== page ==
The generation of hormones, the synthesis of vitamin D, and the construction of cell membranes in the body all depend on the waxy substance known as cholesterol. The effect of cholesterol on heart health cannot be ignored, despite its importance in many bodily processes. Our cardiovascular system’s health is greatly influenced by the balance of cholesterol in our bloodstream.
We learn more about how high cholesterol affects the heart in this article from Dr. Tanmai Yermal (Jain), Consultant Cardiology, Manipal Hospital, Kharadi, as well as how one might lower their levels of bad cholesterol.
How Can I Naturally Lower My Cholesterol Levels?
It is crucial to comprehend the effects of cholesterol on heart health since high levels of low-density lipoprotein (LDL) cholesterol, also referred to as “bad cholesterol,” can pose serious dangers to cardiovascular health. The cholesterol may cause artery wall plaque deposits, making the artery narrow and raising the risk of a heart attack.
A balanced diet reduced in carbs and fats—particularly saturated and trans fats—is important to follow. Include a lot of fresh produce, whole grains, lean protein, and whole grains in your meals. Pick wholesome fats like those in avocados, almonds, and olive oil. Reduce your consumption of processed and high-cholesterol foods including fried dishes, red meat, and full-fat dairy items.
Regular exercise can decrease cholesterol and help your heart. Aim for 75 minutes of vigorous exercise or 150 minutes of moderate exercise each week. Keep a log of your exercise routine, including your walking and running.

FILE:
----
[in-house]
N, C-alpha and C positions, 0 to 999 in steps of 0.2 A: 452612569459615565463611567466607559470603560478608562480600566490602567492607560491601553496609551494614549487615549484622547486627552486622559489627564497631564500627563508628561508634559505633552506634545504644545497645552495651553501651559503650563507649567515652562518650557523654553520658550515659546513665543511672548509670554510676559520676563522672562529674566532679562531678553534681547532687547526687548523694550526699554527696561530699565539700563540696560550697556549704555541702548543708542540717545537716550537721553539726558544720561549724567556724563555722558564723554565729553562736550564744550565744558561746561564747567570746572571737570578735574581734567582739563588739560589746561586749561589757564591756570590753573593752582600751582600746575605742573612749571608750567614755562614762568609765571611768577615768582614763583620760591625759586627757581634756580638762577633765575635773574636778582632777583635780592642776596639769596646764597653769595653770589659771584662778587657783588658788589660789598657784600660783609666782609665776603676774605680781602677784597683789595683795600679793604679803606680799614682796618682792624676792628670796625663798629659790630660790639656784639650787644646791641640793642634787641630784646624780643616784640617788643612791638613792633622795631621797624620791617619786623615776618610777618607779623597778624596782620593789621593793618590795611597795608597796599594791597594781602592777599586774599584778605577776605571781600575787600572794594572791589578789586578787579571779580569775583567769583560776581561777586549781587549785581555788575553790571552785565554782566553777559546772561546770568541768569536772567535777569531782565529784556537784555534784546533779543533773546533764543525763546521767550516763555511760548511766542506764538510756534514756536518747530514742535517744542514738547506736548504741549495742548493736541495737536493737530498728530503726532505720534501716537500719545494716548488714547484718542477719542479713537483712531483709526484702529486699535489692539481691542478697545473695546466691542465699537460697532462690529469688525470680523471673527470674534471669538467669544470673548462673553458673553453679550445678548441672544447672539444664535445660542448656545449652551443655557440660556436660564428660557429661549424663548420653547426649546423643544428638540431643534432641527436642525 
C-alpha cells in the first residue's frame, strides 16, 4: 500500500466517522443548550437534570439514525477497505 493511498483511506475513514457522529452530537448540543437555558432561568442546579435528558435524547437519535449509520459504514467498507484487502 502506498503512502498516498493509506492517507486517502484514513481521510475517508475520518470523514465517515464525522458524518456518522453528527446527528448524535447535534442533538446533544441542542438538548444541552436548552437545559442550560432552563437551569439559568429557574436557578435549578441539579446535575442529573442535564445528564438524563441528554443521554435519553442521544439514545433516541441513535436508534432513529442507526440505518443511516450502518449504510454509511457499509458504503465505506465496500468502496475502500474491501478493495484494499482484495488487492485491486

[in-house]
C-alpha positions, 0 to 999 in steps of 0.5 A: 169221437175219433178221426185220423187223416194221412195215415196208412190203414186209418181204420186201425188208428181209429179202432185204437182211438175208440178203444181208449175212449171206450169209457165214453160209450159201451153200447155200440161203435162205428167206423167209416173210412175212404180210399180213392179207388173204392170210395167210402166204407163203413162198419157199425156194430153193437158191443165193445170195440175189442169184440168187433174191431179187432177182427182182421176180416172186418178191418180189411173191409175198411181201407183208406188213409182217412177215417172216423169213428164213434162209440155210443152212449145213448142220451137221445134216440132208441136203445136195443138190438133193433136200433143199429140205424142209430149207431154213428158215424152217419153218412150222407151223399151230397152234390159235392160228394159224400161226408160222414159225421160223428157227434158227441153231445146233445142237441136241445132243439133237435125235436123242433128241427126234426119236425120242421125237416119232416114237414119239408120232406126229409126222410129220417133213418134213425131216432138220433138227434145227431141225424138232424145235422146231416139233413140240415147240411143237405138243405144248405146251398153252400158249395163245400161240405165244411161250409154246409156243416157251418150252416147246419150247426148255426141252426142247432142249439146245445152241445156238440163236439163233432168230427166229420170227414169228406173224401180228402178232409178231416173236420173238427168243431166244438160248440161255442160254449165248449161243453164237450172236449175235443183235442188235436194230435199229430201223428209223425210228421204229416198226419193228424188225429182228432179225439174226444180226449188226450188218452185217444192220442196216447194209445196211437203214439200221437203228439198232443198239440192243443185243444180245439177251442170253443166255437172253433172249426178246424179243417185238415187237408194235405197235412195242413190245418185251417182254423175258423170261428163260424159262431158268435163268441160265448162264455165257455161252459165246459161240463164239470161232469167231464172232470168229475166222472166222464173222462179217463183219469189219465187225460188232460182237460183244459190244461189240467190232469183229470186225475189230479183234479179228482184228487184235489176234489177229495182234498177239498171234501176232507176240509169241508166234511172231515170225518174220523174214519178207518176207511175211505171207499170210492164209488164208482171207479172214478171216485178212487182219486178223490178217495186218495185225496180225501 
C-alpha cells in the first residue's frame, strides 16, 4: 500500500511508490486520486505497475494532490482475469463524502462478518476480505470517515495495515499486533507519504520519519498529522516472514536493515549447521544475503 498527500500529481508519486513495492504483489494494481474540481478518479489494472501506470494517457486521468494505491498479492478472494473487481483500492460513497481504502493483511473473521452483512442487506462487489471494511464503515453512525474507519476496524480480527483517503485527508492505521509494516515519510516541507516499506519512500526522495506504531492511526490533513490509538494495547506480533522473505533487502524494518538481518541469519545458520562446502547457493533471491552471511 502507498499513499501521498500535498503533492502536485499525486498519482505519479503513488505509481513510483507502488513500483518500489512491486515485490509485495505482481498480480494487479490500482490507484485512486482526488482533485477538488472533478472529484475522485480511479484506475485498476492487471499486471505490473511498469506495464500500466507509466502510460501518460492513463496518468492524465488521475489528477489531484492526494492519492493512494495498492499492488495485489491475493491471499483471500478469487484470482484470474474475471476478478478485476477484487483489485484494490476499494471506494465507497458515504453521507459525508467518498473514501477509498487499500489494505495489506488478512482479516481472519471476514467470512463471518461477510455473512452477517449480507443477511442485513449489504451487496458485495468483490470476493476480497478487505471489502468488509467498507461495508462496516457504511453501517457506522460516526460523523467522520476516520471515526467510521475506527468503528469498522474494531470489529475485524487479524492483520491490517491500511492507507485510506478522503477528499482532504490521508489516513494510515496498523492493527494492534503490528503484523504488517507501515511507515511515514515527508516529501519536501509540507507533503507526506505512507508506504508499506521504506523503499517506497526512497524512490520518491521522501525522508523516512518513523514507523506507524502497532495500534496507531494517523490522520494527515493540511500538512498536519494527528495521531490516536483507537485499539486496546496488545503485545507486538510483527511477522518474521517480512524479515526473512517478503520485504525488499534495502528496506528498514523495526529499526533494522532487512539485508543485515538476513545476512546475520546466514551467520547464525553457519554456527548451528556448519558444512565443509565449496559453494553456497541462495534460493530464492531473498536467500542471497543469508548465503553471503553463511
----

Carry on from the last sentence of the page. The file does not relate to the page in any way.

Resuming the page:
One of the risk factors for developing heart disorders is stress. Chronic stress may be harmful to cholesterol levels and heart health. Engage in stress-relieving activities like yoga, deep breathing exercises, meditation, or time spent in nature. Stress management can lower blood pressure and support heart health.
regular health examinations
Through regular medical checks, keep an eye on your cholesterol levels and other cardiovascular risk factors. As soon as a person becomes 30, it is advised that they get a cholesterol screening. Additionally, it is advised that 45 to 55-year-old men and women undergo a cholesterol screening every one to two years.
By incorporating these heart-healthy practices into your daily routine, you may actively manage your cholesterol and foster a robust, resilient heart.